If a stay is granted, the situation in Arkansas would be similar to what happened in Utah and Michigan, where federal courts ruled in favor in marriage equality, allowing a limited number same-sex couples to wed, but a stay was issued a later time.

In both those cases, the state refused to grant the benefits of marriage to the couples who wed, although U.S. Attorney General Eric Holder later said the federal benefits of marriage would flow to these couples.

Neither the Arkansas attorney general’s office nor the U.S. Justice Department immediately responded over the weekend to the Washington Blade’s request to comment on whether the same-sex marriages in the state would be recognized as valid.

If a stay is granted, the issue on whether to grant these couples the state benefits of marriage will be before Gov. Mike Beebe, marking the first time a Democratic governor has had to address the issue.

David Dinielli, head of the LGBT rights project for the Southern Poverty Law Center, said regardless of whether or not a stay is issued, marriage equality is advancing throughout the country.

“Stay or no stay, marriage equality is sweeping across the South,” Dinielli said. “We all know the end game here. Those who resist — whether in Arkansas, Alabama, or North Carolina — are seen more and more as quaint, antiquated — 21st Century versions of Alabama’s Governor Wallace, who so famously stood in the schoolhouse door.”

Chris Johnson is Chief Political & White House Reporter for the Washington Blade. Johnson attends the daily White House press briefings and is a member of the White House Correspondents' Association. Follow Chris

7 Comments
  • Ngallendou Dièye

    Sexual perversion remains one of several forgivable sins. (1 Co 6.9-11) However, a state that institutes such a violation of divine law risks judgement. This does not bode well for Arkansas.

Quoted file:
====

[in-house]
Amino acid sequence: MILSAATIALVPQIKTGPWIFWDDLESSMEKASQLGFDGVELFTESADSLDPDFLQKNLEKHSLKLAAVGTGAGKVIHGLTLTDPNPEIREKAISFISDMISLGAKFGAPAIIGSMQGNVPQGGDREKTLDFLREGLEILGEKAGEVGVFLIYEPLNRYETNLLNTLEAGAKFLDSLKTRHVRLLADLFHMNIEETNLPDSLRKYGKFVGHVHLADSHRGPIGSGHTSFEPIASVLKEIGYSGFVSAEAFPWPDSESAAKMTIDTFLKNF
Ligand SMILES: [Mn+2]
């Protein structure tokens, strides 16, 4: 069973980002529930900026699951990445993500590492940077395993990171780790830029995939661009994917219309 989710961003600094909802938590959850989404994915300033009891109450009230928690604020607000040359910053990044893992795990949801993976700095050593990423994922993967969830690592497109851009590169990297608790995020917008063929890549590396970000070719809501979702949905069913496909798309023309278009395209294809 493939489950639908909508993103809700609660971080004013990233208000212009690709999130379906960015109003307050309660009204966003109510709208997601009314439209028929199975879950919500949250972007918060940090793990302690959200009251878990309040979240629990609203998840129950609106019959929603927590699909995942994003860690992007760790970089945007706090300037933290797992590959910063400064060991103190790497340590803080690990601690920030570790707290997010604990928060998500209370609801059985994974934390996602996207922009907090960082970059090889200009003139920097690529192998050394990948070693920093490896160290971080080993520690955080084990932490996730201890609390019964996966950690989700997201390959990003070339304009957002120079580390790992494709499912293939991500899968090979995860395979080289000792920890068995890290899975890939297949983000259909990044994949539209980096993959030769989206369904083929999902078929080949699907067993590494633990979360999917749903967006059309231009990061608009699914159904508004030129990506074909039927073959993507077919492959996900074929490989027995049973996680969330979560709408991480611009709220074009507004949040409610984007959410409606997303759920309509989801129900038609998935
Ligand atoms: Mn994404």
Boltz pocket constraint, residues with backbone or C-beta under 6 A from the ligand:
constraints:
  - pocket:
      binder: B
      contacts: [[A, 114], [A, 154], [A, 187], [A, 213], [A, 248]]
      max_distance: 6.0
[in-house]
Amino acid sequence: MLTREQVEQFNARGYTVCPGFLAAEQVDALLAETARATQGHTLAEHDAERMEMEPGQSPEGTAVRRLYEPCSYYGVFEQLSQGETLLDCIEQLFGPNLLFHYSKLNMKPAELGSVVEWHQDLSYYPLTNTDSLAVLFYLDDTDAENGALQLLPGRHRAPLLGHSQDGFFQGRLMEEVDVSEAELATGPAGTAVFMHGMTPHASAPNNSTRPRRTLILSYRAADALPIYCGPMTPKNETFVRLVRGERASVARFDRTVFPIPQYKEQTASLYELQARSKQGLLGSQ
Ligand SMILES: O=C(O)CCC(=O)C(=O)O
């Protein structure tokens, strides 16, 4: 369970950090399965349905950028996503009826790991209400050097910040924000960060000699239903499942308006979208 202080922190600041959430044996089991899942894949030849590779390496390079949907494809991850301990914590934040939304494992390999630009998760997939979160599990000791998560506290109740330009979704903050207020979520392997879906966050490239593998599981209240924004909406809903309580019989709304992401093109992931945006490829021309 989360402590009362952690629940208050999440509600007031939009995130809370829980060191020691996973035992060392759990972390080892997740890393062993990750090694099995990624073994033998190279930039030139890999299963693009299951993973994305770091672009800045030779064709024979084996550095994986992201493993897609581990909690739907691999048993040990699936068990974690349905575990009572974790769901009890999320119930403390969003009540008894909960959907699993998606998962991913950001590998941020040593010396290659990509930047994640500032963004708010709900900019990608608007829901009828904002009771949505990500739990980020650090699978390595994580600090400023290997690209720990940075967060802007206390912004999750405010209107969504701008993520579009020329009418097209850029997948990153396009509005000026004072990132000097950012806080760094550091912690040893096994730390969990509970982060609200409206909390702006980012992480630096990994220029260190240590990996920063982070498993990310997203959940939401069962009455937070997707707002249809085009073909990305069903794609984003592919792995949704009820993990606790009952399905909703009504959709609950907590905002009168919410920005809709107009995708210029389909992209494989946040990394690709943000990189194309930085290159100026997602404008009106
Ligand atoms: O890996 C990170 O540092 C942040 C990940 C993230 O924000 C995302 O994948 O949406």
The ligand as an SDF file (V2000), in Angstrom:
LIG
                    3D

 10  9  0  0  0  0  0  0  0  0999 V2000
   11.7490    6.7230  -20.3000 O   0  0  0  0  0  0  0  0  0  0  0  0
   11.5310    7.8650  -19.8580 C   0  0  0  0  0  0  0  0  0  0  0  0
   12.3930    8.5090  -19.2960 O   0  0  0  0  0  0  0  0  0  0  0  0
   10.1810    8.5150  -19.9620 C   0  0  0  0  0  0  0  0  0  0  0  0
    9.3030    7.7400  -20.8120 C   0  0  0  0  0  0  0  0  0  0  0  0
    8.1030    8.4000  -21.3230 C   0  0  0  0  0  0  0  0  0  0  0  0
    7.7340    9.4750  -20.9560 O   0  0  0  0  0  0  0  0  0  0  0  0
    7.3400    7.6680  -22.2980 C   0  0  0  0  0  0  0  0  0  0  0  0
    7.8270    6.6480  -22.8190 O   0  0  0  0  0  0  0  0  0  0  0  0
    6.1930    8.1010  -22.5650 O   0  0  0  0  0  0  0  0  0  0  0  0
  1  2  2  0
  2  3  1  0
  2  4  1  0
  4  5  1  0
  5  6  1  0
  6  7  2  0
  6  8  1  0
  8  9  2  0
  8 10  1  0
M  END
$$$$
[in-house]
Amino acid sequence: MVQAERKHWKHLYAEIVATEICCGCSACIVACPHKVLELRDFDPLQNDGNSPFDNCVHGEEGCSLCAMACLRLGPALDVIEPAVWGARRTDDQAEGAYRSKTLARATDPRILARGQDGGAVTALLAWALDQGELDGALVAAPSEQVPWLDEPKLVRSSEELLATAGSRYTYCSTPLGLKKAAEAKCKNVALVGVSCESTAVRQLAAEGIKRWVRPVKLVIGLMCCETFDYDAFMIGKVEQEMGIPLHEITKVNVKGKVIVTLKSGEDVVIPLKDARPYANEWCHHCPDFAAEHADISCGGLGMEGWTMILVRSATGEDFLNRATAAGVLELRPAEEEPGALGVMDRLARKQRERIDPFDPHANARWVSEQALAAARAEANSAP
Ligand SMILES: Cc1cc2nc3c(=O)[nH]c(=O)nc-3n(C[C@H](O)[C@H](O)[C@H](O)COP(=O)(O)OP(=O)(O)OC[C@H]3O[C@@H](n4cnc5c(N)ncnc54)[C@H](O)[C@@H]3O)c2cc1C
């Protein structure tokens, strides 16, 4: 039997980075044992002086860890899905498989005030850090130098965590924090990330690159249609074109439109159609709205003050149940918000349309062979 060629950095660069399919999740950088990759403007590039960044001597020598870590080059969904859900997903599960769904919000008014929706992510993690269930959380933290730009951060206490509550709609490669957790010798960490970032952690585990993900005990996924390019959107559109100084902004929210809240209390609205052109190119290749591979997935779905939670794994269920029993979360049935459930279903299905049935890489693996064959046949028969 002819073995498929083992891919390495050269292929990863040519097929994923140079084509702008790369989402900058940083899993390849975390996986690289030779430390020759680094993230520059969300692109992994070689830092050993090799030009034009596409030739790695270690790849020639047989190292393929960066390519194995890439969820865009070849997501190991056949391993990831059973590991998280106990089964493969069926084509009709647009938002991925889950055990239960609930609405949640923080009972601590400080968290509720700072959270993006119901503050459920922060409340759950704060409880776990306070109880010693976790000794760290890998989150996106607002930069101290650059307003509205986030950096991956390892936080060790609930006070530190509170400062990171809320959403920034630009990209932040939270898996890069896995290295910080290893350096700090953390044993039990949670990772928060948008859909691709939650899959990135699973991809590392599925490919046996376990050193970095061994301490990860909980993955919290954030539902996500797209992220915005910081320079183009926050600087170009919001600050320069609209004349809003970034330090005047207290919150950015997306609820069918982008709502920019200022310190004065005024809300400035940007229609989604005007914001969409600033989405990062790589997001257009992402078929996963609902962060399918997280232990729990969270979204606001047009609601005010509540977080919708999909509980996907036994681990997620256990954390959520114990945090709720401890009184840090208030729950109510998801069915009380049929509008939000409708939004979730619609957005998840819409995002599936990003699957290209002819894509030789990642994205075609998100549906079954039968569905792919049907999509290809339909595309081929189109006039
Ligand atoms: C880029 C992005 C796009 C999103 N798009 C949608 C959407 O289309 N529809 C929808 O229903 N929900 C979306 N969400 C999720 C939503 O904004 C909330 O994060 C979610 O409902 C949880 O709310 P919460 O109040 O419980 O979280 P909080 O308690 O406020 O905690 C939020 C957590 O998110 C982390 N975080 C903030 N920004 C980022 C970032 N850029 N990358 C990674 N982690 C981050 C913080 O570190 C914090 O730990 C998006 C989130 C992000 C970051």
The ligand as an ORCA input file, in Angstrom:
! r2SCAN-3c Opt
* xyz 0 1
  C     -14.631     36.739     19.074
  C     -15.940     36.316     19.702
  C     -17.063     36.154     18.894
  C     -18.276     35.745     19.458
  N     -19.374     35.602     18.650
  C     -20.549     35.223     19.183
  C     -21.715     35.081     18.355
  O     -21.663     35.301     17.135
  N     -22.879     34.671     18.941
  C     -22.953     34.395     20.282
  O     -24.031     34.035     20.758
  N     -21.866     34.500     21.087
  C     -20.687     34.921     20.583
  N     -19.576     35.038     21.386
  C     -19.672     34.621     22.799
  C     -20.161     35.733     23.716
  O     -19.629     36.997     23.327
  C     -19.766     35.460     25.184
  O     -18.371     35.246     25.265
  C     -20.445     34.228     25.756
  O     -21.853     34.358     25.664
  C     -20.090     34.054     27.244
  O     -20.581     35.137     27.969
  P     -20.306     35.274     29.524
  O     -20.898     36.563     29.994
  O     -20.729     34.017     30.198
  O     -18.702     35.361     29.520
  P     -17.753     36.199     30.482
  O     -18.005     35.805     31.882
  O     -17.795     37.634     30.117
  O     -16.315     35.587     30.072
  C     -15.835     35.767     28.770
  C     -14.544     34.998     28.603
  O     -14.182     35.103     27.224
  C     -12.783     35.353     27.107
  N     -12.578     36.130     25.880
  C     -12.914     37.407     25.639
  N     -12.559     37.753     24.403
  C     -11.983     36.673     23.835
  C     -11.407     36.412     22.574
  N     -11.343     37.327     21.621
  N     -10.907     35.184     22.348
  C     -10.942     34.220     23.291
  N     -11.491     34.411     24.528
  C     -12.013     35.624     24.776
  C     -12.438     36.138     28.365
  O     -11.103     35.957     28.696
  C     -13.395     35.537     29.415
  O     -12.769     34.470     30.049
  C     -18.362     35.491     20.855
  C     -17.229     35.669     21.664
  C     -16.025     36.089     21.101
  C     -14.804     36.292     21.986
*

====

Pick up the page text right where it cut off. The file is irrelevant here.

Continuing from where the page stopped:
• We are sick of having to endure "religious" bigots and their damning us for loving. The
    BIG OTTS ought to be feeding the poor, eliminating racism, cleaning up corporate pollution, and dancing. Most rapes and child abuse comes from "straight" men. Give it up, homophobes. Your energy is ugly and mean.

  • Trella the Dyke

    Think: why did white fundamentalists (read bigots) go to Uganda to help the government pass a DEATH sentence on gay people? Intelligent folks need to get hip to the acts of violence — physical, psychological and economic – the pious right wing do to people: gay, poor, people of color and anyone else who does not goose step to their myths.
    It is unconstitutional to discriminate against anyone, homophobes. I wish the so-called “Christian” people would live more like Jesus. They, however, prefer the mysogynous Paul whose “thorn in the side” was most likely his internalized homophobia. Anybody who is so quick to damn needs to look into his heart and ask for forgiveness.
    We, the happy QUEERS, have to forgive you everyday. It’s a wonder so many of us survive with healthy self-respect, loving partners and happy homes. Give it up, bigots!

  • This is just the best! Even Wisconsin has not allow marriage of partners. I like we will see a backlash but in the end we will win!

  • Cheers to Deputy Clerk Jane Osborn for following the law and issuing the licenses. Doing her part for justice.

  • Hi Trella, I'm an Associate Producer for HuffPost Live, the live streaming network for the Huffington Post. I wanted to congratulate you on your marriage!! I was wondering if you would be available to join us tomorrow (Monday) at 4:30pm ET to talk about your amazing experience and the future of marriage in Arkansas and the U.S. overall. Please email me at kara.ramonetti@huffingtonpost.com . Thank you so much!!

  • We will continue to fight for justice. It is fun to annoy the right-wingers!